Trustee’s Mistake in Opening Bid Amount Justified Refusal to Deliver Deed

  Nonjudicial trustee foreclosure sales are regulated by statute. The result is that, so long as the statutory scheme is strictly followed, trustee sales are final and cannot be undone. Procedural irregularities in the statutory foreclosure process coupled with an inadequate sales price may, however, allow the trustee to exercise discretionary authority to void the sale if the error is discovered prior to delivery of the deed.

 Civil Code sections 2924 through 2924k govern nonjudicial foreclosure sales pursuant to a power of sale contained in a deed of trust. The rule with respect to the finality of sales can be stated as follows: “The purchaser at a foreclosure sale takes title by a trustee’s deed. If the trustee’s deed recites that all statutory notice requirements and procedures required by law for the conduct of the foreclosure have been satisfied, a rebuttable presumption arises that the sale has been conducted regularly and properly; this presumption is conclusive as to a bona fide purchaser.” But, “the conclusive presumption does not apply until a trustee’s deed is delivered. Thus, if there is a defect in the procedure which is discovered after the bid is accepted, but prior to delivery of the trustee’s deed, the trustee may abort a sale to a bona fide purchaser, return the purchase price and restart the foreclosure process.” [Moller v. Lien, pp 831-823.]

  Therefore, if a trustee discovers an irregularity in the foreclosure process before the trustee’s deed is delivered, the conclusive presumption does not apply. In this context, when the deed has not been delivered, one rule which allows the trustee to void the sale can be stated as follows: “[G]ross inadequacy of price coupled with even slight unfairness or irregularity is a sufficient basis for setting the sale aside.”

  In Biancalana v. T.D. Service Company the California Supreme Court was confronted with the question of whether a trustee’s mistake in announcing the amount of the opening credit bid is an irregularity in the foreclosure process. The foreclosing beneficiary submitted a credit bid of approximately $219K and asserted a delinquent amount of approximately $21K. The documentation submitted to the auctioneer by the trustee, and the credit bid announced by the auctioneer, was the smaller delinquent amount — not the actual amount of the opening credit bid submitted by the beneficiary. Biancalana bid a few dollars over the announced amount, the bid was accepted, and Biancalana tendered a cashier’s check for payment.

  In unanimously reversing the Court of Appeals, the Supreme Court held that the trustee could properly void the sale under such circumstances. The court reasoned that gross inadequacy of price was shown by the mere fact that Biancalana’s accepted bid was less than 10% of the opening bid submitted by the beneficiary to the trustee — if the trustee had not conveyed the mistaken bid to the auctioneer, the properly would have sold for at least 10 times the amount of Biancalana’s bid.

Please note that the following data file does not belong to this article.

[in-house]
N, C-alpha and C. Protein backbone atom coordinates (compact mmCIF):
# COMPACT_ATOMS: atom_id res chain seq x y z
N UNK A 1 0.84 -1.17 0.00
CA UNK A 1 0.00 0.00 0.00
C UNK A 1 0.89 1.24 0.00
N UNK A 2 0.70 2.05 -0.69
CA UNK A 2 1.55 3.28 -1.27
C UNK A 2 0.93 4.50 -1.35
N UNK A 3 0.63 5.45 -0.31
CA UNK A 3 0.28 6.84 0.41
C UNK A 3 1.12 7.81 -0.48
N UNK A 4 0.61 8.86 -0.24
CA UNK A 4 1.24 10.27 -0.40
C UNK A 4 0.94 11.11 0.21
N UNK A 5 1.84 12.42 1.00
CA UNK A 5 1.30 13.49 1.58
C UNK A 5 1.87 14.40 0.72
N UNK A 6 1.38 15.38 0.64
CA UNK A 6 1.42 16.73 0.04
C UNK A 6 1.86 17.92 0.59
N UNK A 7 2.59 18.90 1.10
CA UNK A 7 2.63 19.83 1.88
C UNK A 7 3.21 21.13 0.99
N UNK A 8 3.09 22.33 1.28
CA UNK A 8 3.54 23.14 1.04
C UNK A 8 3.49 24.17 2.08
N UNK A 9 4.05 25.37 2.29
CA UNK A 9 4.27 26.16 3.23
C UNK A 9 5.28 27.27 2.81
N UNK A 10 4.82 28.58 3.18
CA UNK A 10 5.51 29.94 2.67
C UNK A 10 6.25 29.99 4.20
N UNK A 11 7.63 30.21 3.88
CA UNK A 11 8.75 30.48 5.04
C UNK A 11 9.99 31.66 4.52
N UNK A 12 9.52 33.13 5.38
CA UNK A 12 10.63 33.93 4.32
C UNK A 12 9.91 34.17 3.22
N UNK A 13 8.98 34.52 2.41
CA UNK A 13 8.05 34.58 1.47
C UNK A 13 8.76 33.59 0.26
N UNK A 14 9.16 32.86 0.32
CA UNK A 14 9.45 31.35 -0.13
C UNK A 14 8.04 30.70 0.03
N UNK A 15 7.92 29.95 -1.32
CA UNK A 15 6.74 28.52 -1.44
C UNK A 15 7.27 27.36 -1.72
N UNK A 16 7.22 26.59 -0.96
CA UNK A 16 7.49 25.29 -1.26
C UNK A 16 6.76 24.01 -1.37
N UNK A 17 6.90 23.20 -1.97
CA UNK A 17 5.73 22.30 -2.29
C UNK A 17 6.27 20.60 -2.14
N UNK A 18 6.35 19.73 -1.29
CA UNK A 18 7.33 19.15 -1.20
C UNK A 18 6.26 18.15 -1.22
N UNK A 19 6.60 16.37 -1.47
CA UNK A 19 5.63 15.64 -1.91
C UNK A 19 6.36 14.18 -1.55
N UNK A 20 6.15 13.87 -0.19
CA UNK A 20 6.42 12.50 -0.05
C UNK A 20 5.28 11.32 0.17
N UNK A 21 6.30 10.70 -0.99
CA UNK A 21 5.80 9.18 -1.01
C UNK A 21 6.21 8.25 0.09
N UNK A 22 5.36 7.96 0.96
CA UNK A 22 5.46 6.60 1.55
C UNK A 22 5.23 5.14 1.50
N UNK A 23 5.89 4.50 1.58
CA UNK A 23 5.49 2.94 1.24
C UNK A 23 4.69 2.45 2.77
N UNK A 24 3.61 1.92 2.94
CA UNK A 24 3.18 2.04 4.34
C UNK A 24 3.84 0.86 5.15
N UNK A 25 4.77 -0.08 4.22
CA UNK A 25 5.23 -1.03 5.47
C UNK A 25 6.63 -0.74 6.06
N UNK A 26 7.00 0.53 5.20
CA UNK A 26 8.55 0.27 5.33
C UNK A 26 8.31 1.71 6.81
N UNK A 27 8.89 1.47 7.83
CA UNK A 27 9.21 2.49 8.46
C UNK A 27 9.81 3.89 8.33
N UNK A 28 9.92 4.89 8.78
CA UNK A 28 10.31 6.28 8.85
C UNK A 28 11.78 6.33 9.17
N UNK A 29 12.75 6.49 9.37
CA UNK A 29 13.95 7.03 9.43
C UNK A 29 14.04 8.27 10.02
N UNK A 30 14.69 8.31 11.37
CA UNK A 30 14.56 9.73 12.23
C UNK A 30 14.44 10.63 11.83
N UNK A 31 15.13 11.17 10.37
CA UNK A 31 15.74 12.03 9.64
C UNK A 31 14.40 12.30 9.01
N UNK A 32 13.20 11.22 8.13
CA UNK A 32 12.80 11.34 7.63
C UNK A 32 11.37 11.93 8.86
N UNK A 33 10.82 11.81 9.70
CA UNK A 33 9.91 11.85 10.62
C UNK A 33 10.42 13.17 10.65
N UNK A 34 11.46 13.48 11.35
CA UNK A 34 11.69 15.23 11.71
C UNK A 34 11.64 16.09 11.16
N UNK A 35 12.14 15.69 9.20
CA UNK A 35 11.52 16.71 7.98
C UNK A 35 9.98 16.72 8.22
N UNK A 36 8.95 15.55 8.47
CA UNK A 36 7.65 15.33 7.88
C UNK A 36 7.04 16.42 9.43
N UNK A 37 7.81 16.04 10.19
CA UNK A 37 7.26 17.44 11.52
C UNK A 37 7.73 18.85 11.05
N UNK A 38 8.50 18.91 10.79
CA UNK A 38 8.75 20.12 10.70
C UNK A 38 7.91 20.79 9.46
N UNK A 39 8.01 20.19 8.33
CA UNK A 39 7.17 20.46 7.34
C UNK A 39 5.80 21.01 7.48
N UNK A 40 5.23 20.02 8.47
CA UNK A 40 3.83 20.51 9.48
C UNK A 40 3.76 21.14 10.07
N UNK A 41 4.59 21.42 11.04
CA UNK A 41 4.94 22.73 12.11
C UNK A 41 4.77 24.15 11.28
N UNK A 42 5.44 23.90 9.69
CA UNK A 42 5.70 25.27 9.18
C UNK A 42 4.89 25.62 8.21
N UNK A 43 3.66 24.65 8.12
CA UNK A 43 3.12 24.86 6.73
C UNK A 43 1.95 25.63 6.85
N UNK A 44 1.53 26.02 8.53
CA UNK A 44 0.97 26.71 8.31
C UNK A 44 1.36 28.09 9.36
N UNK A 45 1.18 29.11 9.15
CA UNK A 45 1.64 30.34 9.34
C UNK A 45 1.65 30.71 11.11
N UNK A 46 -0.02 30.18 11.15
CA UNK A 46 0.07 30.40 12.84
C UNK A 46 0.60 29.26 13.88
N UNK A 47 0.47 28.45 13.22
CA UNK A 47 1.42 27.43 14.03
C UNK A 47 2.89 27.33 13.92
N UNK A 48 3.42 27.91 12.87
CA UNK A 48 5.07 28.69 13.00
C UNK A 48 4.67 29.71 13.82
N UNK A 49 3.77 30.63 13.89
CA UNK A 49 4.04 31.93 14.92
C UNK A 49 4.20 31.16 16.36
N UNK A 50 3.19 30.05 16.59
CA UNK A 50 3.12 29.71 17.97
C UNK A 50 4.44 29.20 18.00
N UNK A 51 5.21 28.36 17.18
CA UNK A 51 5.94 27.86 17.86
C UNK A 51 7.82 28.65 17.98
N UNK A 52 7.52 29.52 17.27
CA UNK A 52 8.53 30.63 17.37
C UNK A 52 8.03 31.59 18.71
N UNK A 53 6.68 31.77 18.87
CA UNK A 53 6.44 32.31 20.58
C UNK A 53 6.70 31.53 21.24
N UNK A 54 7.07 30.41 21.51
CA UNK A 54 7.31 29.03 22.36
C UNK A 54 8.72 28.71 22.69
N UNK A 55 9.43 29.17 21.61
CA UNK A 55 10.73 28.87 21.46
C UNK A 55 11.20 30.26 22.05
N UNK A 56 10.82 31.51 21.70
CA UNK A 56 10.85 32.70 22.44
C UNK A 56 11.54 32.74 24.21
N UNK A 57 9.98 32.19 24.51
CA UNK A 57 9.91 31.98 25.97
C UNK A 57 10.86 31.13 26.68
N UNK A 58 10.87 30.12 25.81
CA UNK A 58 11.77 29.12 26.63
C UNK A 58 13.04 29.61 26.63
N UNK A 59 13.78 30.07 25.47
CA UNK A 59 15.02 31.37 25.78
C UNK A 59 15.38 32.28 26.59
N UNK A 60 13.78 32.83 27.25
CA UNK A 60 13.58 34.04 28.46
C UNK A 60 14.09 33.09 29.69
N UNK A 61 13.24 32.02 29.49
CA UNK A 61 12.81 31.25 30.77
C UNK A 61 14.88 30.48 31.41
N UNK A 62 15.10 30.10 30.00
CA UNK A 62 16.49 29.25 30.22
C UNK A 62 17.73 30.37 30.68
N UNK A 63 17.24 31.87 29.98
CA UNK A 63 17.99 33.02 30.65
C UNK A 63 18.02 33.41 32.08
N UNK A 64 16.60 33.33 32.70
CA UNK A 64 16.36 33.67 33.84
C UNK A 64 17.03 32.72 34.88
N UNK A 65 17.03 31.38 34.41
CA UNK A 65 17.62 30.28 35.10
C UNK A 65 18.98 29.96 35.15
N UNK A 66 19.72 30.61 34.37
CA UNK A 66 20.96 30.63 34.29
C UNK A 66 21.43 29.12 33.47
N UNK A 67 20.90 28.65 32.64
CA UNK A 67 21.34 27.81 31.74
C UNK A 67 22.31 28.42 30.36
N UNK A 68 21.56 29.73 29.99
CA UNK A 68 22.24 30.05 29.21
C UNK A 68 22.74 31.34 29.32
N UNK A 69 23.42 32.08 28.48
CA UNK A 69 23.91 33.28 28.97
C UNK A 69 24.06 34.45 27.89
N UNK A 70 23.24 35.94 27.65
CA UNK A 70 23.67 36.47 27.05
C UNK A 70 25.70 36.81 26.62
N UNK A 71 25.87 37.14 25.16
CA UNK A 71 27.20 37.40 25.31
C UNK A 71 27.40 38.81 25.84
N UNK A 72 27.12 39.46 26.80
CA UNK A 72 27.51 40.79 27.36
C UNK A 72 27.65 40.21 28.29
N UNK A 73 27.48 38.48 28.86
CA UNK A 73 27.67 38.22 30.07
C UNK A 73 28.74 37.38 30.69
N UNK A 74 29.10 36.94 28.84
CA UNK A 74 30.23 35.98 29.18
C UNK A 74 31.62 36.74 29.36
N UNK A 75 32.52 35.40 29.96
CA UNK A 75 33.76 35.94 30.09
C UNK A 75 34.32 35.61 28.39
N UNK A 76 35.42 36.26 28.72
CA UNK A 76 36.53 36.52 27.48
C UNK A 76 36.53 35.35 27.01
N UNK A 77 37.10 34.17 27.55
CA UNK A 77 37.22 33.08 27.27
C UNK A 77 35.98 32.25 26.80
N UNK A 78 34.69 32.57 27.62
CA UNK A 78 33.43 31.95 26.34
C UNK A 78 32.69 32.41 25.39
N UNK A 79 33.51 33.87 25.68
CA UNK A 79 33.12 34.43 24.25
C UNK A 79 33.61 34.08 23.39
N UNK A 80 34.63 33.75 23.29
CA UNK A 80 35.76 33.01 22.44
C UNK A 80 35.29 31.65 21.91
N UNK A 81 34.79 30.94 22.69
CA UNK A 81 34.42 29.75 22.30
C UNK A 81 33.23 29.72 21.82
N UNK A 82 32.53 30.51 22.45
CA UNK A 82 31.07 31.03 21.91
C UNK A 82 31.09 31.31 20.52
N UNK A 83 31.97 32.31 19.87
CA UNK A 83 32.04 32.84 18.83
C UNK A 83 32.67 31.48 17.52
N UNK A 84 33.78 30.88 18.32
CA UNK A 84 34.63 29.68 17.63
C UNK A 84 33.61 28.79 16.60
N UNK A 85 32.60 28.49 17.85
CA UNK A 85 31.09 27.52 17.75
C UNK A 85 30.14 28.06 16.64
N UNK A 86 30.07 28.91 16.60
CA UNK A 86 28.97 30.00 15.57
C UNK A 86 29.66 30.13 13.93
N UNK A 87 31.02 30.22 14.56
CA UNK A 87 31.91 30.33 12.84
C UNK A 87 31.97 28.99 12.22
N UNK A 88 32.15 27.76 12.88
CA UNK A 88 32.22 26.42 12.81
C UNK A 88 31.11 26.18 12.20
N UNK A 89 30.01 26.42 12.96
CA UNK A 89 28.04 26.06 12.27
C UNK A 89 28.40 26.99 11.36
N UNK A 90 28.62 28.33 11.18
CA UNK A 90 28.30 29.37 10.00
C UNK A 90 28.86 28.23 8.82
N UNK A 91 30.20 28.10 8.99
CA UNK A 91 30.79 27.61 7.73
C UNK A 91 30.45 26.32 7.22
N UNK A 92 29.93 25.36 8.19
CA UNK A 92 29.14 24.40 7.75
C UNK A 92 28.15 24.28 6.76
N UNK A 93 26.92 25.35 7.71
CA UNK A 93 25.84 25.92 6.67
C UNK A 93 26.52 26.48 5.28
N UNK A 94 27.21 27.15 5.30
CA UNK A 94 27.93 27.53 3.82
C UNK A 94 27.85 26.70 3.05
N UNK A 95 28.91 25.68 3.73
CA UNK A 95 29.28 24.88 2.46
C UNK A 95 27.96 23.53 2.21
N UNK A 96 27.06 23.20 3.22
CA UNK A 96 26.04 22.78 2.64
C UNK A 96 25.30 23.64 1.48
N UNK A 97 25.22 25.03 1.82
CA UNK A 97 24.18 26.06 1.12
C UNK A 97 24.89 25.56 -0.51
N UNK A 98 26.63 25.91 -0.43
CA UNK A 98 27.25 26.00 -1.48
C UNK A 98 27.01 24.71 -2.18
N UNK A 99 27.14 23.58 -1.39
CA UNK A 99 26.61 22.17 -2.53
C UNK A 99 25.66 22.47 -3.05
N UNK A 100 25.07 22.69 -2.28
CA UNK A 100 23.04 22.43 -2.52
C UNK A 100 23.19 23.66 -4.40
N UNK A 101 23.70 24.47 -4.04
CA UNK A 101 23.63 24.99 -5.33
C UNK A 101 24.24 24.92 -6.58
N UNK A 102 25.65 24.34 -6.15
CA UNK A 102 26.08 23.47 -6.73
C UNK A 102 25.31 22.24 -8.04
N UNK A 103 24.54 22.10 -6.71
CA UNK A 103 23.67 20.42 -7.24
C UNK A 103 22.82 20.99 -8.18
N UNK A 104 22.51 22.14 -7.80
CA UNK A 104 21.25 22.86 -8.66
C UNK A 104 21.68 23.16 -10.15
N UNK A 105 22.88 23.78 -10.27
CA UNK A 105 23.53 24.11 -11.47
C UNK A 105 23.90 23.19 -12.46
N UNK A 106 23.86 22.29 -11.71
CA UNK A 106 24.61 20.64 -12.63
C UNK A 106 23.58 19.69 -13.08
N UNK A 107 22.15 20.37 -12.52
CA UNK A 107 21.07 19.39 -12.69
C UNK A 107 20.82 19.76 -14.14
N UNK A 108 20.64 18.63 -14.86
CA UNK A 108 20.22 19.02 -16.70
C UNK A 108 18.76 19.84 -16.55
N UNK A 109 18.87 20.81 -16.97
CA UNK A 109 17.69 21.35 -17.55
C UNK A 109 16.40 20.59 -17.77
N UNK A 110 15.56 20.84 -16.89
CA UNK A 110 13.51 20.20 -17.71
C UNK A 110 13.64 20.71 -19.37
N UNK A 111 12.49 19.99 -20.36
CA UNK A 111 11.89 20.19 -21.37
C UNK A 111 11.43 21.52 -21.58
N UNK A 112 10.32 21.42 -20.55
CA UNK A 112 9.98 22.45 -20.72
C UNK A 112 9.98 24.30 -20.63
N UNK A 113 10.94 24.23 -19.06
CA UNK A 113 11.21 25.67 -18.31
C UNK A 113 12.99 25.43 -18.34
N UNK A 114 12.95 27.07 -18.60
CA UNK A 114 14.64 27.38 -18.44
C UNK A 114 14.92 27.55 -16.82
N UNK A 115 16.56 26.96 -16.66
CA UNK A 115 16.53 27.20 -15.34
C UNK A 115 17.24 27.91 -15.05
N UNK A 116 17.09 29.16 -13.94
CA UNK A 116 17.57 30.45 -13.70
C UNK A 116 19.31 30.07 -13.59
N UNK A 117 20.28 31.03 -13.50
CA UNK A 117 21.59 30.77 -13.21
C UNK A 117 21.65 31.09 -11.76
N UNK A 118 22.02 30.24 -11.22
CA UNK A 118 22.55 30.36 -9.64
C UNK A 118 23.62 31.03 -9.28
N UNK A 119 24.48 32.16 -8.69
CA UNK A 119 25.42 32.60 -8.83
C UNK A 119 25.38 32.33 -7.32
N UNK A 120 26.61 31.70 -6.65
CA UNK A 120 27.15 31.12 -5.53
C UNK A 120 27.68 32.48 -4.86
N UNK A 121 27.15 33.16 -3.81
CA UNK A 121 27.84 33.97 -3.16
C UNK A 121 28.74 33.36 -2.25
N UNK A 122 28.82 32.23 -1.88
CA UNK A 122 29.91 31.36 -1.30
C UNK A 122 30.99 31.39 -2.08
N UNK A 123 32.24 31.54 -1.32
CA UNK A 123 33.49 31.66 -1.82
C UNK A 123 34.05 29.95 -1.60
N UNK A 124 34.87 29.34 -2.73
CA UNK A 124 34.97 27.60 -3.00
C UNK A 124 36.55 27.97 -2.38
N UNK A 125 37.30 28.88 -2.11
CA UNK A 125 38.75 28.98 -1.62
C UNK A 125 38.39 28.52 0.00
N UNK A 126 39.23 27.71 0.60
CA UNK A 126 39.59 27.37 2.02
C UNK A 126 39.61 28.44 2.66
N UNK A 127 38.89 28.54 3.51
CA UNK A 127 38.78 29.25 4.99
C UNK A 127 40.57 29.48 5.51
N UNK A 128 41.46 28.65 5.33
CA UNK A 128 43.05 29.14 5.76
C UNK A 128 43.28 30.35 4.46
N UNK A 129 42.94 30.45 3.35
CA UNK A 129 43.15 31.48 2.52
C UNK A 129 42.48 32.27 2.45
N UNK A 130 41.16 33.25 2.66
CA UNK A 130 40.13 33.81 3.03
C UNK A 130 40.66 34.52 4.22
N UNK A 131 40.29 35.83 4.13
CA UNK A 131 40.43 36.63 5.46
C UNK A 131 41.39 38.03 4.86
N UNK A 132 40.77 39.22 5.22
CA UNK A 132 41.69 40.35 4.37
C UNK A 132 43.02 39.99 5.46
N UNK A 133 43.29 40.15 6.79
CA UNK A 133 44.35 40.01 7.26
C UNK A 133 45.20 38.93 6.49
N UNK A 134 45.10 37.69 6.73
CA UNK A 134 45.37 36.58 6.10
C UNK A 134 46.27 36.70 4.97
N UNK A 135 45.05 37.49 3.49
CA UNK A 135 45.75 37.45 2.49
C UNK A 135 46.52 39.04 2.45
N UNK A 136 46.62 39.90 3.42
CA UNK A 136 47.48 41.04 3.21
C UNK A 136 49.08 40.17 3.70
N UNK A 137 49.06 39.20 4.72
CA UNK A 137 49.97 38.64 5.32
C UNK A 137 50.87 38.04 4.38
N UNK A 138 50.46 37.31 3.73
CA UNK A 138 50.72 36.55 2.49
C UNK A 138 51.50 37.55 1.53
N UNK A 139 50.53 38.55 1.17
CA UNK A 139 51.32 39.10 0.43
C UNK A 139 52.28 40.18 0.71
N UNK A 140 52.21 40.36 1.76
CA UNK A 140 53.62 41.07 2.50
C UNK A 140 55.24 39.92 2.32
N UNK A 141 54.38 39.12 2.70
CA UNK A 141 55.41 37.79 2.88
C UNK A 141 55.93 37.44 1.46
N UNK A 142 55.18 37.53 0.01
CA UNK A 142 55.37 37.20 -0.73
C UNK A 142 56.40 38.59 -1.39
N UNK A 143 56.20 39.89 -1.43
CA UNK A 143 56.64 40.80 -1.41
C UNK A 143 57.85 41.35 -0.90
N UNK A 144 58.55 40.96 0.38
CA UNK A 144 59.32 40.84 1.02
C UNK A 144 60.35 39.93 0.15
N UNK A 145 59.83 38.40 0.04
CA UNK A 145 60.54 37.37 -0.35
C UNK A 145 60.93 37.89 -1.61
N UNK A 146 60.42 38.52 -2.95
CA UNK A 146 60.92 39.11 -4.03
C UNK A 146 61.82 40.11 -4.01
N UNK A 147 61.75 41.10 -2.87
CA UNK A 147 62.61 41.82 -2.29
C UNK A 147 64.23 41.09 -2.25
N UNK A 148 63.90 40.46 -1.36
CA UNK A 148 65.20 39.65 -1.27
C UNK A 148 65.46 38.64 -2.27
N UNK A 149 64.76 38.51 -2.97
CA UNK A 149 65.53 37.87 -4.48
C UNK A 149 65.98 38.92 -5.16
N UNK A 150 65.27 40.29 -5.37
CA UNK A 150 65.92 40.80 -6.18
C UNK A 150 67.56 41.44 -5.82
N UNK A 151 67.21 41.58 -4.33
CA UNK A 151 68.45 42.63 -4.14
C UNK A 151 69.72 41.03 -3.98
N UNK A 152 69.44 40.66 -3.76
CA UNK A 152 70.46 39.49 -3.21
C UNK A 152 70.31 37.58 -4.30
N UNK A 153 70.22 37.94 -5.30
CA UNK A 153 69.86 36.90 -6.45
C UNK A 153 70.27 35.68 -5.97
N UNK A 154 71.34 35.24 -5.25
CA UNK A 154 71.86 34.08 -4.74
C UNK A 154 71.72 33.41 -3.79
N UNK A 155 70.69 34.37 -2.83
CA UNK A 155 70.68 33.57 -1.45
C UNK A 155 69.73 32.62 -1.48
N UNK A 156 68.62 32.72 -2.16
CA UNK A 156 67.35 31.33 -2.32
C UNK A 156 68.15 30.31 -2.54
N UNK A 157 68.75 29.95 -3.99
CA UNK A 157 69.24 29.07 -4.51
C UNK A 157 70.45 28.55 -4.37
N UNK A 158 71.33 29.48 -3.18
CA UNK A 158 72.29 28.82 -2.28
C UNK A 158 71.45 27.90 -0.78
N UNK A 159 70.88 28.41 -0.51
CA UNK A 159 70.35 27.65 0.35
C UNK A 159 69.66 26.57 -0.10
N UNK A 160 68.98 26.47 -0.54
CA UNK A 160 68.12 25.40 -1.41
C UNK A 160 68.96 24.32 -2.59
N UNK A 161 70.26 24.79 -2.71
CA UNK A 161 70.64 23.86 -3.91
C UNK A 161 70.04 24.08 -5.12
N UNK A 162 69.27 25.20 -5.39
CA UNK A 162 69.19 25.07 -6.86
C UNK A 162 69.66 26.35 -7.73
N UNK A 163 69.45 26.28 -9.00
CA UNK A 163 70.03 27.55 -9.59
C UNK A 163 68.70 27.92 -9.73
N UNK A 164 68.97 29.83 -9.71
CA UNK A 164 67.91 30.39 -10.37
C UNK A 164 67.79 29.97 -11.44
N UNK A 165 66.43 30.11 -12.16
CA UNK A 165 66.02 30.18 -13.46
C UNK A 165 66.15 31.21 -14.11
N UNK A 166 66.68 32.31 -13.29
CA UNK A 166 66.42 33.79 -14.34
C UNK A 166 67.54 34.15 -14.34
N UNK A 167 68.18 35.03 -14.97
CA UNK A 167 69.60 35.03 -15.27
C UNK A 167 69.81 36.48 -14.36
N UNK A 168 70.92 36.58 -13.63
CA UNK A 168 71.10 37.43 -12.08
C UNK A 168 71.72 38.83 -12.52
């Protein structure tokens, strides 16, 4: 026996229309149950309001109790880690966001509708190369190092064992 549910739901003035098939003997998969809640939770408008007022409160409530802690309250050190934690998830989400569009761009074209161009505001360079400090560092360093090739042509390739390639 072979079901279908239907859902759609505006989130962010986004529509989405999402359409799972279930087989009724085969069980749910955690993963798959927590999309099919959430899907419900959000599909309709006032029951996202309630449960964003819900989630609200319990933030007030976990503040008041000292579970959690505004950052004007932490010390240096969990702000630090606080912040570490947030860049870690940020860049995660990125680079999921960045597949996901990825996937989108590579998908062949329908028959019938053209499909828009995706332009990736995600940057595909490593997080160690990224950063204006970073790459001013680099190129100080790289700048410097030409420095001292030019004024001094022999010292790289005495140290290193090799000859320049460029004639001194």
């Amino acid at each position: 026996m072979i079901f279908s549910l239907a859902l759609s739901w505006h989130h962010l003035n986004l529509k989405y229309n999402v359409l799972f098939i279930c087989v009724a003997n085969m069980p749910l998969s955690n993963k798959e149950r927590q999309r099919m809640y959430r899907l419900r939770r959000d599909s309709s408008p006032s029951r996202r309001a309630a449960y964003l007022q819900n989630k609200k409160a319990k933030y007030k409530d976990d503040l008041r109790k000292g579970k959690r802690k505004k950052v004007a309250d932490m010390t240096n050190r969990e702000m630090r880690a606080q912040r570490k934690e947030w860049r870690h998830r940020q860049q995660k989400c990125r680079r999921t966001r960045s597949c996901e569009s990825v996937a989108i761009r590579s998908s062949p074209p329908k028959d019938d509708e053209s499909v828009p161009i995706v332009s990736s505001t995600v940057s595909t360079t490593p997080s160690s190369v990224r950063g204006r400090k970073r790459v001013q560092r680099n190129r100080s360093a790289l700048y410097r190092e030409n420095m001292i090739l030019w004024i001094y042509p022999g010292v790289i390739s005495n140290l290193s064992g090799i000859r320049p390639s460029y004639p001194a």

Since the opening bit at the sale did not accurately reflect the amount of the bid the beneficiary had communicated to the trustee, the auctioneer announced a mistaken opening bid on behalf of the beneficiary. Such irregularity occurs within the statutory foreclosure process and justified the trustee’s refusal to deliver a deed to Biancalana. It occurred within the statutory framework because the error went to the heart of the sale and ran afoul of the trustee’s duty to conduct the sale fairly and openly, and to secure the highest and best price for the trustor’s benefit in order to satisfy the indebtedness owed to the beneficiary and to recover for the trustor as much equity as possible.

  The result would be different, however, if the beneficiary, as opposed to the trustee, had made the mistake. The result would also be different if the trustee had not discovered its mistake before it issued the deed. After the deed is issued, a bona fide purchaser, such as Biancalana, would be entitled to the conclusive presumption that the sale was conducted regularly and properly.


  I consult with clients and accept cases involving nonjudicial foreclosure, including issues related to void and voidable sales. For other types of cases I accept, please consult the My Practice page. If you are seeking a consult or representation, please give me a call at 818.971.9409. – Michael Daymude

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